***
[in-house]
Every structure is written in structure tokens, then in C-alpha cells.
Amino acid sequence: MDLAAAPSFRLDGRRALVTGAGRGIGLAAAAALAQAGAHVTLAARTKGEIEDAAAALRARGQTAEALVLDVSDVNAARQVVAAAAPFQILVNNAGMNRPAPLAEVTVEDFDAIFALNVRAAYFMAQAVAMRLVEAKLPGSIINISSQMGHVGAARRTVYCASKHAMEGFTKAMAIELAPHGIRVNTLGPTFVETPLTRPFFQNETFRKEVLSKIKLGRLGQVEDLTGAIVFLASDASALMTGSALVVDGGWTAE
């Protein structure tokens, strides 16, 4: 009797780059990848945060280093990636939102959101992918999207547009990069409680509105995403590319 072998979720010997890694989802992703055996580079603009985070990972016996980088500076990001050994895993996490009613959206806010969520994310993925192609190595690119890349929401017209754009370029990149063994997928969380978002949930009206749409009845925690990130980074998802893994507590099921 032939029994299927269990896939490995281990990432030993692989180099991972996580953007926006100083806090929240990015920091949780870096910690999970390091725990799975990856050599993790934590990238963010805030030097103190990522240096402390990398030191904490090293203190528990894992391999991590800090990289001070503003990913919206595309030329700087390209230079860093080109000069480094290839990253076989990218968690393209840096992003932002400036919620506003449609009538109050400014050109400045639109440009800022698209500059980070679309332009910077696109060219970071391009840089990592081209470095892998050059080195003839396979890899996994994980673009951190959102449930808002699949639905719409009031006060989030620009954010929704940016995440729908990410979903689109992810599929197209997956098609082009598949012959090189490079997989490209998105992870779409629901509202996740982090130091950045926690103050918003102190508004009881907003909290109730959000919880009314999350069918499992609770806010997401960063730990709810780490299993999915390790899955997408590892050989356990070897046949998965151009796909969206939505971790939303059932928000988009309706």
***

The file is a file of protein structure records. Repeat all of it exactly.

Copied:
[in-house]
Every structure is written in structure tokens, then in C-alpha cells.
Amino acid sequence: MDLAAAPSFRLDGRRALVTGAGRGIGLAAAAALAQAGAHVTLAARTKGEIEDAAAALRARGQTAEALVLDVSDVNAARQVVAAAAPFQILVNNAGMNRPAPLAEVTVEDFDAIFALNVRAAYFMAQAVAMRLVEAKLPGSIINISSQMGHVGAARRTVYCASKHAMEGFTKAMAIELAPHGIRVNTLGPTFVETPLTRPFFQNETFRKEVLSKIKLGRLGQVEDLTGAIVFLASDASALMTGSALVVDGGWTAE
């Protein structure tokens, strides 16, 4: 009797780059990848945060280093990636939102959101992918999207547009990069409680509105995403590319 072998979720010997890694989802992703055996580079603009985070990972016996980088500076990001050994895993996490009613959206806010969520994310993925192609190595690119890349929401017209754009370029990149063994997928969380978002949930009206749409009845925690990130980074998802893994507590099921 032939029994299927269990896939490995281990990432030993692989180099991972996580953007926006100083806090929240990015920091949780870096910690999970390091725990799975990856050599993790934590990238963010805030030097103190990522240096402390990398030191904490090293203190528990894992391999991590800090990289001070503003990913919206595309030329700087390209230079860093080109000069480094290839990253076989990218968690393209840096992003932002400036919620506003449609009538109050400014050109400045639109440009800022698209500059980070679309332009910077696109060219970071391009840089990592081209470095892998050059080195003839396979890899996994994980673009951190959102449930808002699949639905719409009031006060989030620009954010929704940016995440729908990410979903689109992810599929197209997956098609082009598949012959090189490079997989490209998105992870779409629901509202996740982090130091950045926690103050918003102190508004009881907003909290109730959000919880009314999350069918499992609770806010997401960063730990709810780490299993999915390790899955997408590892050989356990070897046949998965151009796909969206939505971790939303059932928000988009309706």